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Normal Topic Petrosian's off-beat KID defense (Read 370 times)
an ordinary chessplayer
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Re: Petrosian's off-beat KID defense
Reply #1 - 09/04/22 at 01:32:09
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You can check the games of GM Duncan Suttles, who often played the King's Fianchetto, and sometimes with ...Ng8-h6. One interesting game of his, Benko - Suttles, 1964.

The moves you gave are solid and will resist a direct attack. As a *system*, however, they have the defect of not being very active. I found it effective to play on the queenside, analogous to the "long variation" of the King's Indian Attack : 1.d4 d6 2.Nf3 g6 3.c4 Bg7 4.Nc3 Nh6 5.e3 f6 6.Be2 Nf7 7.O-O O-O 8.b4 e5 9.a4 Nd7 10.b5 - or perhaps 10.a5 first - this is white's only tricky decision in this variation.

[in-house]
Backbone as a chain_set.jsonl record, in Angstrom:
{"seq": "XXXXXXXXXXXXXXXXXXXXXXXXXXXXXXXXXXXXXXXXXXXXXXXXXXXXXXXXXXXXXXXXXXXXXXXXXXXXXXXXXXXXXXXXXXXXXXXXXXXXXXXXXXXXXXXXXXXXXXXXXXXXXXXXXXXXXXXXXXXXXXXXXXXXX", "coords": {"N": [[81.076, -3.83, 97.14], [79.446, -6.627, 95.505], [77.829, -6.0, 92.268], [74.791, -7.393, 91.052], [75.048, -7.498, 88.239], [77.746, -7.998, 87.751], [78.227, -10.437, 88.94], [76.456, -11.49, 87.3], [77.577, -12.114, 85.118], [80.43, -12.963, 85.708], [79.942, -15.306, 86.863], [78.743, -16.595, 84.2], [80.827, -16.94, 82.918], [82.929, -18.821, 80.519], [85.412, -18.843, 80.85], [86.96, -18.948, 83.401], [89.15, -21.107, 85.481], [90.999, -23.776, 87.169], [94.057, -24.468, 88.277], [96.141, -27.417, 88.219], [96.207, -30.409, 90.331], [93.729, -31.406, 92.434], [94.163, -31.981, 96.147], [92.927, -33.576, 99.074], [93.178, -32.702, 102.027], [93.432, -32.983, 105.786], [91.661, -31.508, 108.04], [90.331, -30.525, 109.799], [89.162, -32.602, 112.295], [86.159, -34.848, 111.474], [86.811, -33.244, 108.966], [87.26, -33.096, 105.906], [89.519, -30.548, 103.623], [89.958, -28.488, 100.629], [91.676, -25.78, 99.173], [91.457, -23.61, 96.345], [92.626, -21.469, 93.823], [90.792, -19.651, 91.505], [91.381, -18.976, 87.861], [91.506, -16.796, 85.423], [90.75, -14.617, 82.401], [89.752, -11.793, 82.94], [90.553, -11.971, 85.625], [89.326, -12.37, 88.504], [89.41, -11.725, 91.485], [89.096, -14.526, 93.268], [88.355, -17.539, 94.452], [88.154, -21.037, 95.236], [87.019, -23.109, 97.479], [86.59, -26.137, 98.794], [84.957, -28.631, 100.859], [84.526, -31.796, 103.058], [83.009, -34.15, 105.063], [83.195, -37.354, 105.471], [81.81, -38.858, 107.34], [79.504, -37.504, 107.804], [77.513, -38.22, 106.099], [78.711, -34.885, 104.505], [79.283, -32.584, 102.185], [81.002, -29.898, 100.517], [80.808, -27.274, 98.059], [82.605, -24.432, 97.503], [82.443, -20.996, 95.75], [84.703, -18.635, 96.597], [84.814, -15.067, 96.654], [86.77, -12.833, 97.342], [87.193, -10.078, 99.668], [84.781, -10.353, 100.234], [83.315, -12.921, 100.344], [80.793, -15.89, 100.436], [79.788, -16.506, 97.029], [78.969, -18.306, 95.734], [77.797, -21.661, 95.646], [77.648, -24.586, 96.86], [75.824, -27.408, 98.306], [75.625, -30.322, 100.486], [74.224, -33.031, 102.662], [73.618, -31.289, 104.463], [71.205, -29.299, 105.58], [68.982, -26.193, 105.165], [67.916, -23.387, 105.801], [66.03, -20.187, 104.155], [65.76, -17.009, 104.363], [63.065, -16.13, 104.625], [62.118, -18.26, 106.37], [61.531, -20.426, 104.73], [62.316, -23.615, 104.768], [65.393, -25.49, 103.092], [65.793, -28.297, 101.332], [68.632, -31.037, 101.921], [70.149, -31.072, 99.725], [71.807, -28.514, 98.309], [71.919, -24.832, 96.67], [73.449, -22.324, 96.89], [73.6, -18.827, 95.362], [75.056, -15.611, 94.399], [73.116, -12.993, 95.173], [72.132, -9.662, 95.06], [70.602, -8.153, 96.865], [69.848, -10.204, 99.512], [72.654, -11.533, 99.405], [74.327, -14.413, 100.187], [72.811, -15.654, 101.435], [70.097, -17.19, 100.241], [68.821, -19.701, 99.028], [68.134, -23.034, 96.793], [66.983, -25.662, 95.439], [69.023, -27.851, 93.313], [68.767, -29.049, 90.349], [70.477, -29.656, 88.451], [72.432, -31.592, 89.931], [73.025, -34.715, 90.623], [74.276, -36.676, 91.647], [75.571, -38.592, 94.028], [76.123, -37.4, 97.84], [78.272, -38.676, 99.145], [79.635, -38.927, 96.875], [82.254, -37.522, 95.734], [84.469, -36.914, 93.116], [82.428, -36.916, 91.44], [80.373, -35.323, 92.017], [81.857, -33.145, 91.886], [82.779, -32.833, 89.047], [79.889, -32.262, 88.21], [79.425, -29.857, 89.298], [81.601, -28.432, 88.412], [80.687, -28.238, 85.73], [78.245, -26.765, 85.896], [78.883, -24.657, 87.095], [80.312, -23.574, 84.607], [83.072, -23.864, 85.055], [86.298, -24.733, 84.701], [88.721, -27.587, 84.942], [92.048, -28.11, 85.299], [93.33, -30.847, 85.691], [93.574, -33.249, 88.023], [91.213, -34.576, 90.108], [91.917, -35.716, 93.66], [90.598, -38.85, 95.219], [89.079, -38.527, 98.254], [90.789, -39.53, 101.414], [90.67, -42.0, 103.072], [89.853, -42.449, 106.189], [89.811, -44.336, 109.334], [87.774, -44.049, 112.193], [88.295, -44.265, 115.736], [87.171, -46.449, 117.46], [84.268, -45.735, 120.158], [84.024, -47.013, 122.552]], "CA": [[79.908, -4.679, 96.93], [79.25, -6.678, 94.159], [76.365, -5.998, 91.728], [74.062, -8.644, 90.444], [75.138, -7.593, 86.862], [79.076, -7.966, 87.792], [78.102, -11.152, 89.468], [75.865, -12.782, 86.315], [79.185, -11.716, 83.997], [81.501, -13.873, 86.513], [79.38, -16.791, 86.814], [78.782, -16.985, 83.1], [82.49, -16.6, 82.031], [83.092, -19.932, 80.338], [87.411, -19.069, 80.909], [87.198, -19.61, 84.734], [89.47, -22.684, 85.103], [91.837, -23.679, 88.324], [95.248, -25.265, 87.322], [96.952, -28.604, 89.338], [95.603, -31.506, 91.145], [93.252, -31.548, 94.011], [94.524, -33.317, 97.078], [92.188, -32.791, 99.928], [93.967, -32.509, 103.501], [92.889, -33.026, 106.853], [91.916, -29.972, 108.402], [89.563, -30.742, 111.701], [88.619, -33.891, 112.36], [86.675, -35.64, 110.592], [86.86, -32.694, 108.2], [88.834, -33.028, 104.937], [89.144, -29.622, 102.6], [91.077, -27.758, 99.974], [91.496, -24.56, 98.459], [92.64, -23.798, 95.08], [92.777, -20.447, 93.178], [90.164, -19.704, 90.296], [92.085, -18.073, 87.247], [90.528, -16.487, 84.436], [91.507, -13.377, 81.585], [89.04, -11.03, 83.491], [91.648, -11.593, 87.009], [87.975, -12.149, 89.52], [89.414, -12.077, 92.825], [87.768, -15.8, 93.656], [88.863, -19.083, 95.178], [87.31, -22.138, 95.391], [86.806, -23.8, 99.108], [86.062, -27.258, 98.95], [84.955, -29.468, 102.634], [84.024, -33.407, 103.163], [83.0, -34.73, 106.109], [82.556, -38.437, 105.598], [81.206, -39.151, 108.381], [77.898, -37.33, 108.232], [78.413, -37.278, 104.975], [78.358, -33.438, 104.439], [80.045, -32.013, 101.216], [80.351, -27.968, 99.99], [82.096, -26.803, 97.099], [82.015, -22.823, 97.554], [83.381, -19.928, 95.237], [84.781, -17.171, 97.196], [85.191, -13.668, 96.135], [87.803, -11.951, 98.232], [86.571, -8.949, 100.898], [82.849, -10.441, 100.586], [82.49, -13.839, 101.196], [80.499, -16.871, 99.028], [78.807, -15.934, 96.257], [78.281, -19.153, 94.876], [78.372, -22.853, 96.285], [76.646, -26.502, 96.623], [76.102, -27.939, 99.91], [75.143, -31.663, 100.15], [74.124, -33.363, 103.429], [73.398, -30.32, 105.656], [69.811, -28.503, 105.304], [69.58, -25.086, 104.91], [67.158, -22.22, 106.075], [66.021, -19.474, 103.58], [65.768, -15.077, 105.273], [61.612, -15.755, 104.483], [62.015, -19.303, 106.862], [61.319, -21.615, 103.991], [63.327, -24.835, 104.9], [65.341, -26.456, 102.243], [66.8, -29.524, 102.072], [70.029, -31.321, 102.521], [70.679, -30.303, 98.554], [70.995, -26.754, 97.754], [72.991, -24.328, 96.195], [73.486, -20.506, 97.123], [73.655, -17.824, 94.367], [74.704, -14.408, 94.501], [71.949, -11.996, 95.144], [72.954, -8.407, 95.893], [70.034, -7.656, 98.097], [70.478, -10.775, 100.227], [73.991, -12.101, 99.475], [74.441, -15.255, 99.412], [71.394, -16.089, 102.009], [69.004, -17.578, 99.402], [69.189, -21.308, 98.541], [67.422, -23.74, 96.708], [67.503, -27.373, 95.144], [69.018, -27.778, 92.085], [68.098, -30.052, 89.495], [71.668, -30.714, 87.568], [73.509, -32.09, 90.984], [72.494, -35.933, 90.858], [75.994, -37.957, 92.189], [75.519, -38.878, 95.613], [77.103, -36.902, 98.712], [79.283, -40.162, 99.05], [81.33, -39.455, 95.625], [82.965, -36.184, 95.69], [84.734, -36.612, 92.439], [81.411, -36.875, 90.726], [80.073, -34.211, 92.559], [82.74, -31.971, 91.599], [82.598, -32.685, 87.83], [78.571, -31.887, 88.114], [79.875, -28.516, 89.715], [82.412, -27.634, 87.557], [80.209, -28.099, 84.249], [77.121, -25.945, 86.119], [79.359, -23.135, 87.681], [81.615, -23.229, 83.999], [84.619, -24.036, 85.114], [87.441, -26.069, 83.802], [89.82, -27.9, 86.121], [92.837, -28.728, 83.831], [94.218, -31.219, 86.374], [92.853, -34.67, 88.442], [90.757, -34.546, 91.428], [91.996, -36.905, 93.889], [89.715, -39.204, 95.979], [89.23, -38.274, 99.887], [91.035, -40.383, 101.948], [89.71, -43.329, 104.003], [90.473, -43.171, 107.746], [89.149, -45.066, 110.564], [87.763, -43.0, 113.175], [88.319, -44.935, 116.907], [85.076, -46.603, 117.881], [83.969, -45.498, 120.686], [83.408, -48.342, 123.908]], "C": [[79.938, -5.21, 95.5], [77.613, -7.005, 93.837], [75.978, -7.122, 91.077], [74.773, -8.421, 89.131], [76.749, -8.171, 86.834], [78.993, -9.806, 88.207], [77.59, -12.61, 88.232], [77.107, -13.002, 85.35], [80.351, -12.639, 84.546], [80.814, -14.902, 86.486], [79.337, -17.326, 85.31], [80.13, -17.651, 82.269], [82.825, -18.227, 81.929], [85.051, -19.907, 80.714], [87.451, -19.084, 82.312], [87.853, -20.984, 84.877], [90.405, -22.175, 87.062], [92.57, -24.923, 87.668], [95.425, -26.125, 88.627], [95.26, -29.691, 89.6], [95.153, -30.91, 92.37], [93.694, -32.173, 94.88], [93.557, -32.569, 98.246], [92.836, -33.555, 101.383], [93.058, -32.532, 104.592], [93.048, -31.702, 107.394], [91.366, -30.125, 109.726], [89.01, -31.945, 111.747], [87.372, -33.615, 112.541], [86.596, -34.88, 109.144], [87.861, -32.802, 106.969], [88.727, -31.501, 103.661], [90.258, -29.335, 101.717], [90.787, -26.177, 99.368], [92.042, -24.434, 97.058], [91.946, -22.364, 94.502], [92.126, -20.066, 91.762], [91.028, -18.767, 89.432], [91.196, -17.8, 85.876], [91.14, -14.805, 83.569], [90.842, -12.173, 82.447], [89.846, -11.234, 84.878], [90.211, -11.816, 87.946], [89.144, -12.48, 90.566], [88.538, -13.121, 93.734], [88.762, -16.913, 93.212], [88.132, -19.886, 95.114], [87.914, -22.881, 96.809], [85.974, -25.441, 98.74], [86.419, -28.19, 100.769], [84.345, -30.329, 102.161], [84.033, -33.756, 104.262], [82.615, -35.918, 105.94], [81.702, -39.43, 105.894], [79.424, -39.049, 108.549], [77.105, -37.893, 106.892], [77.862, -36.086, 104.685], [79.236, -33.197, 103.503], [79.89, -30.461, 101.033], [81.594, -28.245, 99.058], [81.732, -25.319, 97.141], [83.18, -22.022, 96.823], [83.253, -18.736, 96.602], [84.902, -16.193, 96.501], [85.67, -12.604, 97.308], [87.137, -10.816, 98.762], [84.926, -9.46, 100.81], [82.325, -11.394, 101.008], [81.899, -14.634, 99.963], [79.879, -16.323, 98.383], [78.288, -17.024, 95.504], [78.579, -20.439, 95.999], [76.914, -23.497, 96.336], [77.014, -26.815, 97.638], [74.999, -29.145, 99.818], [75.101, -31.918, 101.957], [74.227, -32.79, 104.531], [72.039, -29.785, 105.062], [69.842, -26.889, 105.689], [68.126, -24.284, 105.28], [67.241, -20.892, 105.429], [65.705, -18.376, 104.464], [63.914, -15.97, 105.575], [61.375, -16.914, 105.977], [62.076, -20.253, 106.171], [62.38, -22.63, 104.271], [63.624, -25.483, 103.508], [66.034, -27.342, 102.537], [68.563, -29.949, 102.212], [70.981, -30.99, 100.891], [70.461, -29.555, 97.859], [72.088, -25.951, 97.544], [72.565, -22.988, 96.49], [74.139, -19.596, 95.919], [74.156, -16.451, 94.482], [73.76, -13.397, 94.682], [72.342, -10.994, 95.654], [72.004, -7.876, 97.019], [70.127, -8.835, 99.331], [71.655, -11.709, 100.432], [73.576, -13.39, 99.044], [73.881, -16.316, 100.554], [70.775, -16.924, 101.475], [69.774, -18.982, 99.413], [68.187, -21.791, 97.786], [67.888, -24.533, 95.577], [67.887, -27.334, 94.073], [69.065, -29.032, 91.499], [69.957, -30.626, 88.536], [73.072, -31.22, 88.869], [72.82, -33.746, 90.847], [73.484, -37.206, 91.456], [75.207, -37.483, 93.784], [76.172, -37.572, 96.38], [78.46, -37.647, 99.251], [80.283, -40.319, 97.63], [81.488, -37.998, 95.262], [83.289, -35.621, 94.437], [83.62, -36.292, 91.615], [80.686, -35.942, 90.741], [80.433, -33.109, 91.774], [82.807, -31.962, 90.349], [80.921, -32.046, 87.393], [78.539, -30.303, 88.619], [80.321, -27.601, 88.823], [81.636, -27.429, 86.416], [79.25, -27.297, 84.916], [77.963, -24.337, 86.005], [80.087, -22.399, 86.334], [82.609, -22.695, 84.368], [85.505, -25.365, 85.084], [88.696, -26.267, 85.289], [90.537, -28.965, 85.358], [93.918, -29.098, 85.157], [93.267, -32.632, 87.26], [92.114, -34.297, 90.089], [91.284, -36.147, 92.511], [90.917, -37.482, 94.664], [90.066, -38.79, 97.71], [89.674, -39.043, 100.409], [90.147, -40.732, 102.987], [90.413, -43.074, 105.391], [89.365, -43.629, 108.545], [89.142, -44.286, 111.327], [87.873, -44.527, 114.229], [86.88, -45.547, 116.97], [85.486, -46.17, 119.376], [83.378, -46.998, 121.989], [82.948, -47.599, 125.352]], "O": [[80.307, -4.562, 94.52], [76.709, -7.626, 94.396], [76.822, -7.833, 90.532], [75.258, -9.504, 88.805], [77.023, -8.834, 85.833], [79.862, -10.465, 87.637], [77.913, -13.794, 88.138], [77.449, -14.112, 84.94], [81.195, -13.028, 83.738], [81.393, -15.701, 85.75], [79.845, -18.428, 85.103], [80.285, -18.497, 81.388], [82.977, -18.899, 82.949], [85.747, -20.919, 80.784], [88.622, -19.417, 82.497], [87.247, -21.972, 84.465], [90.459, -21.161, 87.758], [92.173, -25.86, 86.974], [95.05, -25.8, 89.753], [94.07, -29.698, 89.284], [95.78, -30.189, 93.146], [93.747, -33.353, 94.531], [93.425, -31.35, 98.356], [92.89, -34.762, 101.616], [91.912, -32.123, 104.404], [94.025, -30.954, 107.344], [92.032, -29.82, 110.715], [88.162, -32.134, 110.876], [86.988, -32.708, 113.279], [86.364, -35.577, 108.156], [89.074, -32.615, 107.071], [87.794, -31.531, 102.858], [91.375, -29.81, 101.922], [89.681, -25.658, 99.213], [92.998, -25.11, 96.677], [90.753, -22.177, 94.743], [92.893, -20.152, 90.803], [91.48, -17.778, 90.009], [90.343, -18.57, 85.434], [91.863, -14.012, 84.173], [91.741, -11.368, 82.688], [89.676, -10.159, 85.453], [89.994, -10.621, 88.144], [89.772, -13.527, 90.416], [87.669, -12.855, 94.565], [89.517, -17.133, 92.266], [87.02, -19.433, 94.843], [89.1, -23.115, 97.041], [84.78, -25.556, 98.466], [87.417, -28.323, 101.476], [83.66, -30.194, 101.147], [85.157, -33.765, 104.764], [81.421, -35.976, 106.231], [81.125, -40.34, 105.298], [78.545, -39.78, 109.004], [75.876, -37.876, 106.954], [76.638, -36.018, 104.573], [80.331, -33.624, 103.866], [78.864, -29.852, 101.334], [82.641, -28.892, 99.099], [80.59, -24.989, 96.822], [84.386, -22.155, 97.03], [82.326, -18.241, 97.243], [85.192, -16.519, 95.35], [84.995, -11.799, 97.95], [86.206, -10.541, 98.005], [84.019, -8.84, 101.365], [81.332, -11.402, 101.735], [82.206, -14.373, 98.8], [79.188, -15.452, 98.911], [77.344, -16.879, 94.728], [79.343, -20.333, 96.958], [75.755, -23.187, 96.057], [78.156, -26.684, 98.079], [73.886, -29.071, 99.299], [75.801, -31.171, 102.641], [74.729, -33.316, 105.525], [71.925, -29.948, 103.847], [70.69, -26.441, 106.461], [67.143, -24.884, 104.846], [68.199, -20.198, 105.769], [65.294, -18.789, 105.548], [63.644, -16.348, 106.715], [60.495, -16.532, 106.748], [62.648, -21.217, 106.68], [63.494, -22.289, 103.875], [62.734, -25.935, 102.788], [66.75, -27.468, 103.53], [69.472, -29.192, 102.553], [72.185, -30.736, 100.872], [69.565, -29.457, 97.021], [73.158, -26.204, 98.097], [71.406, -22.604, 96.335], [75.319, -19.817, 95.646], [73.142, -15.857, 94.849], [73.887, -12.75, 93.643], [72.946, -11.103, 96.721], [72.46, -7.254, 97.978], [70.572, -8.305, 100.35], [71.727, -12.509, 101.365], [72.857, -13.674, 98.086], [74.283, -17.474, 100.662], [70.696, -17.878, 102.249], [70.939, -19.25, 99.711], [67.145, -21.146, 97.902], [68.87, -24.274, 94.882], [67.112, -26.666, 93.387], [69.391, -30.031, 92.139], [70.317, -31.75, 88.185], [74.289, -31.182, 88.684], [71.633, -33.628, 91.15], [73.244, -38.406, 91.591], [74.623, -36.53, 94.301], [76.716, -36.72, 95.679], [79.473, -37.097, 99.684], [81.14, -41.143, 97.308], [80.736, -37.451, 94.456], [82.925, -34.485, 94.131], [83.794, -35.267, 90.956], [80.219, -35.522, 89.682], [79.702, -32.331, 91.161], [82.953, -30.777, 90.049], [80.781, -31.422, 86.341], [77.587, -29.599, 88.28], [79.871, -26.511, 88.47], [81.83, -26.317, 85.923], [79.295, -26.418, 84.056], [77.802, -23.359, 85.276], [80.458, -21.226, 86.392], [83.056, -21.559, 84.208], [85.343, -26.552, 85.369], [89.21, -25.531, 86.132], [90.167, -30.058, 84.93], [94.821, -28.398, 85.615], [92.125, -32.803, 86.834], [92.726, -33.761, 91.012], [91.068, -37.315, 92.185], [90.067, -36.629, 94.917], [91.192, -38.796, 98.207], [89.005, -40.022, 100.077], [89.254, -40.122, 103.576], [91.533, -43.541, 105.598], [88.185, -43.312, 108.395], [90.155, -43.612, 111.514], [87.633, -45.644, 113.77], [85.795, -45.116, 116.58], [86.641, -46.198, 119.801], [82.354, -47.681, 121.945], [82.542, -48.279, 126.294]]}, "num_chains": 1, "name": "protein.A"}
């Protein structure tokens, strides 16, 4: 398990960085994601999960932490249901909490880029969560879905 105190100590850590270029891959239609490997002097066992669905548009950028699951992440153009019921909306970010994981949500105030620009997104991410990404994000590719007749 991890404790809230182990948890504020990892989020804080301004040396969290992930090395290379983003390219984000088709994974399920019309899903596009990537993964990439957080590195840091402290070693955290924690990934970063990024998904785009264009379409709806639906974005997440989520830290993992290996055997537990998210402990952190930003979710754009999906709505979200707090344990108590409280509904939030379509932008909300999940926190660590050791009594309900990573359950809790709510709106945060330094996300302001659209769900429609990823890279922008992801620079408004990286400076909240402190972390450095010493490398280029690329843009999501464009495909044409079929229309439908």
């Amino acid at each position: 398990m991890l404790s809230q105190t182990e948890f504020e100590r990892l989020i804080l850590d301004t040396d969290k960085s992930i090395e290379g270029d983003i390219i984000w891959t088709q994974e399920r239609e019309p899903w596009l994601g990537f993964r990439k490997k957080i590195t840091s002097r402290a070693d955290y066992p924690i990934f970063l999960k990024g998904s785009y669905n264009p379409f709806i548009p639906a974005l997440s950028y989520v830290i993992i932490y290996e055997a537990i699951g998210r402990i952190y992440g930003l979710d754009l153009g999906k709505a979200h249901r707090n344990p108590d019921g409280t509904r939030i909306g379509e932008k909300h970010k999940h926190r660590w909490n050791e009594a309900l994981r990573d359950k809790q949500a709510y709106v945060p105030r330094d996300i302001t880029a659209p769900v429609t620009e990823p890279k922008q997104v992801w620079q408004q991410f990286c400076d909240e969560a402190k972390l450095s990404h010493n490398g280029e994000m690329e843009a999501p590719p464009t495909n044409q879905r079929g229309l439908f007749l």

Of course, black was under no pressure to make the same moves, and GM Suttles would certainly have reacted differently to white's plan. The big advantage of the Modern Defense is flexibility. If black plays it as a system, they give that up.
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Petrosian's off-beat KID defense
09/03/22 at 16:55:50
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Hey All,

Are there any GM's (current or historic) who have played the following setup?

1..d6 2..g6 3..Bg7 4..Nh6 5..f6 6..Nf7 7..0-0 8..Nd7 9..e5?

I'm not sure about the move order. I could have sworn that I saw petrosian play some games in this setup, but I can't find them.
Anyway, just curious if anyone has some information about this setup.

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